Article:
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There have been moments in my career as a synth programmer where I have paused to wonder what might be the pinnacle of such a venture.

Having worked on well known game franchises, Hollywood movies and one of my favourite TV series of all time, the perspective of the “pinnacle” has continued to shift. One constant that others have posited is the idea that one day perhaps the man himself, Hans Zimmer, might come knocking.

Personally, I always thought the idea somewhat unlikely. Yes, I have some pretty famous composers and producers as clients and customers but, I never thought I might be on Zimmer’s radar. Also, there was no way at this “middle” stage of my life that I was going to fold my tent and re-pitch it in LA.

So, I was pretty stunned to receive an email back in December of 2019 from one of Hans’s team, saying that the great man had been trying to call me, to no avail.

The following day, I was sat in a studio in Soho, listening to music with the man himself.

This was for Bond. And I will tell more of that story when I have a moment to do so.

Back to Dune. I knew nothing of the books or the 1984 film (save some vague memories of giant worms and Sting in metal underpants!). My main thoughts were along the lines of “Ooh, Hans wants to work with me again, I must have done something right last time!”.

Because the cornavirus pandemic was now in full flow, this was a very different working environment to Bond. No more trips to London, no actually sitting down with him and his team; all was now done remotely.

The job ultimately ended up split into two elements. Initially, Hans was collecting a palette of sounds from some of his favourite sound designers and musicians; names you’ll be very familiar with, such as Kevin Schroeder, Howard Scarr, Tina Guo, Pedro Eustache and many more. It is always a privilege to be considered worthy of such company.

Some initial sonic explorations were sent my way as a guide and I blundered through a myriad of ideas before firing them off to the music team, awaiting further instructions as and when necessary.

Finally, a couple of months later, cues started coming my way. My role as one of the synth programmers on the score was to design more synth sounds for these cues and to also implement them in ways I thought they would work.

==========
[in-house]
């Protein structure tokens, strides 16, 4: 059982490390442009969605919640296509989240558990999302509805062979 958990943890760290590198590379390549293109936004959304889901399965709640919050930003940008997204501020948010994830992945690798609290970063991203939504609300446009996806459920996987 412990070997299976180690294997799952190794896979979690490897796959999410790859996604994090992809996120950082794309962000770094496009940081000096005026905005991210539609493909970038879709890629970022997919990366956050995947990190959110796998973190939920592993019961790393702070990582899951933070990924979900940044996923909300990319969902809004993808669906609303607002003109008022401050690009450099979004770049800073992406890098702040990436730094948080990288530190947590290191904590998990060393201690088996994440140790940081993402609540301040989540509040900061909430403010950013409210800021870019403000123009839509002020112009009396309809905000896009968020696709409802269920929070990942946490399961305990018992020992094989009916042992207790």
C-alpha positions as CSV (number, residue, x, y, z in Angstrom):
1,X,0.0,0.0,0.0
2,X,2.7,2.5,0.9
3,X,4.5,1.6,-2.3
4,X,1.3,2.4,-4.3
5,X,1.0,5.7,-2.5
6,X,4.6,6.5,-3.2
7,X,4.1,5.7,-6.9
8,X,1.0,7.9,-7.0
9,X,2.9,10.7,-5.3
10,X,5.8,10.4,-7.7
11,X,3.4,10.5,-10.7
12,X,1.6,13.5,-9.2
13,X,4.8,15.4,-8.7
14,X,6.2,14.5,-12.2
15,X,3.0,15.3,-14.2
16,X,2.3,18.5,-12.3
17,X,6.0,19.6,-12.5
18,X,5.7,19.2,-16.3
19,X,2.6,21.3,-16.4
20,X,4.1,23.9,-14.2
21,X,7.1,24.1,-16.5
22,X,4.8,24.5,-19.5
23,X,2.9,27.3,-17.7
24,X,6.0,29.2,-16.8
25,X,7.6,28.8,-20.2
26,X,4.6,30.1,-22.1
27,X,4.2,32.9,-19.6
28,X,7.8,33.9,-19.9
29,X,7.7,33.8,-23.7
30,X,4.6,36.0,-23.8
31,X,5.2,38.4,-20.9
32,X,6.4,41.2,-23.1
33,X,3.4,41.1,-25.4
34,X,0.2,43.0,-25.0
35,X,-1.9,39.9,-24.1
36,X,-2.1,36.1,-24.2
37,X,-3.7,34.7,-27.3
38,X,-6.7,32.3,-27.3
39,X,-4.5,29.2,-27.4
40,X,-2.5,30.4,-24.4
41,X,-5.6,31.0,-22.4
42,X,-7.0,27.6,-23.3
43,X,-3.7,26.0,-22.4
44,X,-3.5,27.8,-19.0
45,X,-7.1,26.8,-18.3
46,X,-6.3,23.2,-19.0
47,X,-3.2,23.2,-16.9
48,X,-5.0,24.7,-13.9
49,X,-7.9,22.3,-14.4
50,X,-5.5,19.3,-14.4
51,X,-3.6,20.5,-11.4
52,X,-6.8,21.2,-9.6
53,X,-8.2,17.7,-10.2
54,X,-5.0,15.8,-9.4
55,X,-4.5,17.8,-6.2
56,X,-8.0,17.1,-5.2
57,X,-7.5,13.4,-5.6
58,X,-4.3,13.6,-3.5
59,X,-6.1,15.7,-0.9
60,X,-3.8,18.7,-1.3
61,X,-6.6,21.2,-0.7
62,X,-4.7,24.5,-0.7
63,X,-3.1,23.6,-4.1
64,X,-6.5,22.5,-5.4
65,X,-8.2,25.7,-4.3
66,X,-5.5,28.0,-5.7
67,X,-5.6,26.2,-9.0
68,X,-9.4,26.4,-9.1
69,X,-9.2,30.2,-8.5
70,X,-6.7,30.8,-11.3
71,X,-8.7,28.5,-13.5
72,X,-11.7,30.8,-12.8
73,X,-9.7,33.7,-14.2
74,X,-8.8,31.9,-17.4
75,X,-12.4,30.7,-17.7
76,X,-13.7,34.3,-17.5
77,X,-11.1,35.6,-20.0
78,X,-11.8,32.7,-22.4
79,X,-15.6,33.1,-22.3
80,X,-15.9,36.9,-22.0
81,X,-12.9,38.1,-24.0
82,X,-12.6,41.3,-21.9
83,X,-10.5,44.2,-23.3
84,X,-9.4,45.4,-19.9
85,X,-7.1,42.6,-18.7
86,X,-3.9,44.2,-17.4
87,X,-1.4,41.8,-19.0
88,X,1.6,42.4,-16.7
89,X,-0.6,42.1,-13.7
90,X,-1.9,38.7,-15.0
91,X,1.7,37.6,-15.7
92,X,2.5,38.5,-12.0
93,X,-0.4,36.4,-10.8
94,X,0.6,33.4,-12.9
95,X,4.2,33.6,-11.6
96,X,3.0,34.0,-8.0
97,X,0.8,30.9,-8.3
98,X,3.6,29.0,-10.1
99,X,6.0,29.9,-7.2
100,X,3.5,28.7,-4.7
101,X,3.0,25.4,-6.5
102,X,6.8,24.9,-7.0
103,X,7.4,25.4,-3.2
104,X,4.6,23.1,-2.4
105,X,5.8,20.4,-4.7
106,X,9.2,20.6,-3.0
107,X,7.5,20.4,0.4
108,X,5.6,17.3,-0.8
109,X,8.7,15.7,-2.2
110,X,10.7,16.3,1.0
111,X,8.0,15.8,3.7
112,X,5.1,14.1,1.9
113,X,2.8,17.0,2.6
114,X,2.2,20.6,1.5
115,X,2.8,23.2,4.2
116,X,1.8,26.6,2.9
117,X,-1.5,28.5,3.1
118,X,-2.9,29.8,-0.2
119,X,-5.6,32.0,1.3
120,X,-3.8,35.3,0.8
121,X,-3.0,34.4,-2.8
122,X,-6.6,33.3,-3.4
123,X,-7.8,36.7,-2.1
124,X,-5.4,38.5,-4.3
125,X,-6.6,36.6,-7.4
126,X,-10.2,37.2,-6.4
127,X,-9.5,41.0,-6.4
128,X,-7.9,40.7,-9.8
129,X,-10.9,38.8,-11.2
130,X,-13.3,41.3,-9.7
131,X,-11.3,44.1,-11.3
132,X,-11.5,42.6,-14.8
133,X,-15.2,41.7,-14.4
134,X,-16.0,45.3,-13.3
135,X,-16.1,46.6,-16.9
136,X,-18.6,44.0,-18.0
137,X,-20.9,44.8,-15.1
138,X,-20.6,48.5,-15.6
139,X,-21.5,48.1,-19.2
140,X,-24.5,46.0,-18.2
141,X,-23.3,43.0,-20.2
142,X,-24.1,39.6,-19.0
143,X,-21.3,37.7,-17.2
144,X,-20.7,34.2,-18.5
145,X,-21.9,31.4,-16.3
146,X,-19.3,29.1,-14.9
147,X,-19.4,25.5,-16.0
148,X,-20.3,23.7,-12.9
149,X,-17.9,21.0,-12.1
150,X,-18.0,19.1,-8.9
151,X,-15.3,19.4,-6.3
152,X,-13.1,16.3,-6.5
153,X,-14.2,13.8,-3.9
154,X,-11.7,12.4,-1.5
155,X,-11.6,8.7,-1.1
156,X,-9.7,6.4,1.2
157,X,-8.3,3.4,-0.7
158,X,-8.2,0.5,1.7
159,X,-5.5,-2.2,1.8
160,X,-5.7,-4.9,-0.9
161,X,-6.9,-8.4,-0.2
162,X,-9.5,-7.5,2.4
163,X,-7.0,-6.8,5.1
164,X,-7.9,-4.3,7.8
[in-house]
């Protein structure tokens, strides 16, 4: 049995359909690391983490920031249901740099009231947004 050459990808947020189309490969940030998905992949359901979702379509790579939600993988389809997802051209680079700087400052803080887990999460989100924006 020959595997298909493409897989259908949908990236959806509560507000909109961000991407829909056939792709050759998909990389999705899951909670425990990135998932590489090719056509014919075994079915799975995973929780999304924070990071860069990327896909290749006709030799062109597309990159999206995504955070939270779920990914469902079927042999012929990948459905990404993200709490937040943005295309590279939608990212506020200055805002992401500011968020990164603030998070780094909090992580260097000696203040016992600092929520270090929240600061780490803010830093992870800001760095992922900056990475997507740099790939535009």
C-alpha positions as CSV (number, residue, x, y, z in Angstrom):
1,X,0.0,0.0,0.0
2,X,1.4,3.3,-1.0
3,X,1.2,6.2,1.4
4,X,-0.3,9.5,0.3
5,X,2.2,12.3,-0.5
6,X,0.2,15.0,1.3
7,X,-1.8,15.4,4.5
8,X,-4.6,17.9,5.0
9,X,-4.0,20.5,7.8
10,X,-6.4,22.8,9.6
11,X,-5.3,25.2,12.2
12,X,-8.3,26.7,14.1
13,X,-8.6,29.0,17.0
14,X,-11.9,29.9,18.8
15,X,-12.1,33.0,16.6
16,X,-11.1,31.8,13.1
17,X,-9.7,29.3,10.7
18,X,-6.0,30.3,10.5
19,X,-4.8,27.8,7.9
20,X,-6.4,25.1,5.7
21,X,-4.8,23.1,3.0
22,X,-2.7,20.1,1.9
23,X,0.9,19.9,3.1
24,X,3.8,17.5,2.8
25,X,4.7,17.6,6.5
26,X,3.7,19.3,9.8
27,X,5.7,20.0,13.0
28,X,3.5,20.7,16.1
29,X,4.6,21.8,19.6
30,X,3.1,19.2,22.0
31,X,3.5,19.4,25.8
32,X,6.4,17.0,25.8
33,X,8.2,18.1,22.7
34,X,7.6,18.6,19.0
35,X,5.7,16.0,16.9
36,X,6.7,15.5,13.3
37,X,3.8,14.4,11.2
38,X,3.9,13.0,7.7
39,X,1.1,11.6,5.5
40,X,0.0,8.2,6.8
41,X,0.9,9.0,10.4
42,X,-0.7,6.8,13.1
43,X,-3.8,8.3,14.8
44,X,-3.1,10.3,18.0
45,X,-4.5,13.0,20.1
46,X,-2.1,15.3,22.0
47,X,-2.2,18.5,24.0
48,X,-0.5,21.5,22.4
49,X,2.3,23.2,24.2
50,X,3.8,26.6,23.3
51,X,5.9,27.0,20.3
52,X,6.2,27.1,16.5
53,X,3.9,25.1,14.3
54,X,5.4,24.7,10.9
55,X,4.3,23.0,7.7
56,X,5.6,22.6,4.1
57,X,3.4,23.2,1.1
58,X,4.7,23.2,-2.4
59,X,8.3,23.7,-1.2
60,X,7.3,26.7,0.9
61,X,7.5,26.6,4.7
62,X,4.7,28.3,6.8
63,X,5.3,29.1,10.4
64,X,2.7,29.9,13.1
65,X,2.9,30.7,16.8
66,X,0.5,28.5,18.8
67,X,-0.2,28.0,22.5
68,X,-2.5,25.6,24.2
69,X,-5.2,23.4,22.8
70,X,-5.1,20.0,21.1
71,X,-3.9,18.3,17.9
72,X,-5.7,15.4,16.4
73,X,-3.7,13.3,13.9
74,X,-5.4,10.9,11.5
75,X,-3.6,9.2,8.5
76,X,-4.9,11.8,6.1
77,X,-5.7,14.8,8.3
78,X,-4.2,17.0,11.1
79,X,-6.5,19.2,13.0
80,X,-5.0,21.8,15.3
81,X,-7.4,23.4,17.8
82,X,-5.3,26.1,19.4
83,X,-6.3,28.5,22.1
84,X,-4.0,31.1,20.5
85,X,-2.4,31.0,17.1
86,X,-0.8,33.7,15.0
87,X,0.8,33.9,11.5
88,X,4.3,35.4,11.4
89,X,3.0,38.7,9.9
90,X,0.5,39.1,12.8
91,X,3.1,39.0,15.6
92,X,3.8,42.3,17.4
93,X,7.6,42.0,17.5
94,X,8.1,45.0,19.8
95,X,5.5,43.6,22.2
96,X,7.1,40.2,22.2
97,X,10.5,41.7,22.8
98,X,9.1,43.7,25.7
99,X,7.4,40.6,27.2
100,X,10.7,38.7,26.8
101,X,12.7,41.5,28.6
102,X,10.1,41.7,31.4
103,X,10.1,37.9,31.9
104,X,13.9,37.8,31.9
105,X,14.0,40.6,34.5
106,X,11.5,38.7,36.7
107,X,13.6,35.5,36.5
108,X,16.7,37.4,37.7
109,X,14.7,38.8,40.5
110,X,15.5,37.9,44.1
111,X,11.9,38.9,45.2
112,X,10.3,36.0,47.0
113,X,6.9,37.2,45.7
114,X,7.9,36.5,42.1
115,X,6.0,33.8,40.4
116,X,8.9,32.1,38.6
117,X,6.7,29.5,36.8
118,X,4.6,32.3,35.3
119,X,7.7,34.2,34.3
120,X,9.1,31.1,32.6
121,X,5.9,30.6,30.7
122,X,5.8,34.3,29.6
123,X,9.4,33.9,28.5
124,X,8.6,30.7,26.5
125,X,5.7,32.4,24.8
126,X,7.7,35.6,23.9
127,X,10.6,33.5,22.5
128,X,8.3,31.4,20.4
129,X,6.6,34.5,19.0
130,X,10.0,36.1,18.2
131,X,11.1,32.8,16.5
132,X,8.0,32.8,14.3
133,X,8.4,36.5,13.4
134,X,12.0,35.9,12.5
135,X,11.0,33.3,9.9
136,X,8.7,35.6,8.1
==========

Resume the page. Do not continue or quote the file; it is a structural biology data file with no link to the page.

As before, with the initial sound design ideas, my work was primarily done with u-he’s ZebraHZ – I’m sure none of you will be surprised to discover it’s a favoured synth in Hans’ music.

I might go into a little more detail (though not too much) when writing about Bond but, needless to say it was anothe great experience, working with Hans and his talented team.

And, as some of you will already know, the music for Dune is absolutely amazing – so rich and deep – and to be a small part of it really is amazing for me. Yes, I have even heard some of my sounds occasionally poking out of it.

  • Umi Yu
    Posted at 15:02h, 26 October Reply


    • admin
      Posted at 10:50h, 15 November Reply

      Thanks Umi!

  • Britton Murray
    Posted at 17:17h, 14 November Reply

    I couldn’t be happier for you. I’ve thought for years you are the best synth preset person in the business. Glad to see that others (who matter more than me!) are recognizing that.

    • admin
      Posted at 10:50h, 15 November Reply

      That’s very kind, Britton. Thank you.

  • Bernd Durrwachter
    Posted at 23:35h, 16 November Reply

    That’s aweseome! Way to go, and congrats, well deserved! I’ve only seen the new Dune once so far, but on planned rewatches I’ll be sure to look for the Unfinished gems 🙂 Now we can only dream that a related soundpack becomes available some day 😉

  • Seb Brunner
    Posted at 15:52h, 31 December Reply

    Congratulation. The score is indeed amazing. I can only recommend reading or listening to the books. They are well worth the time. No metal underpants involved lol

    • admin
      Posted at 19:58h, 31 December Reply

      Thanks Seb!

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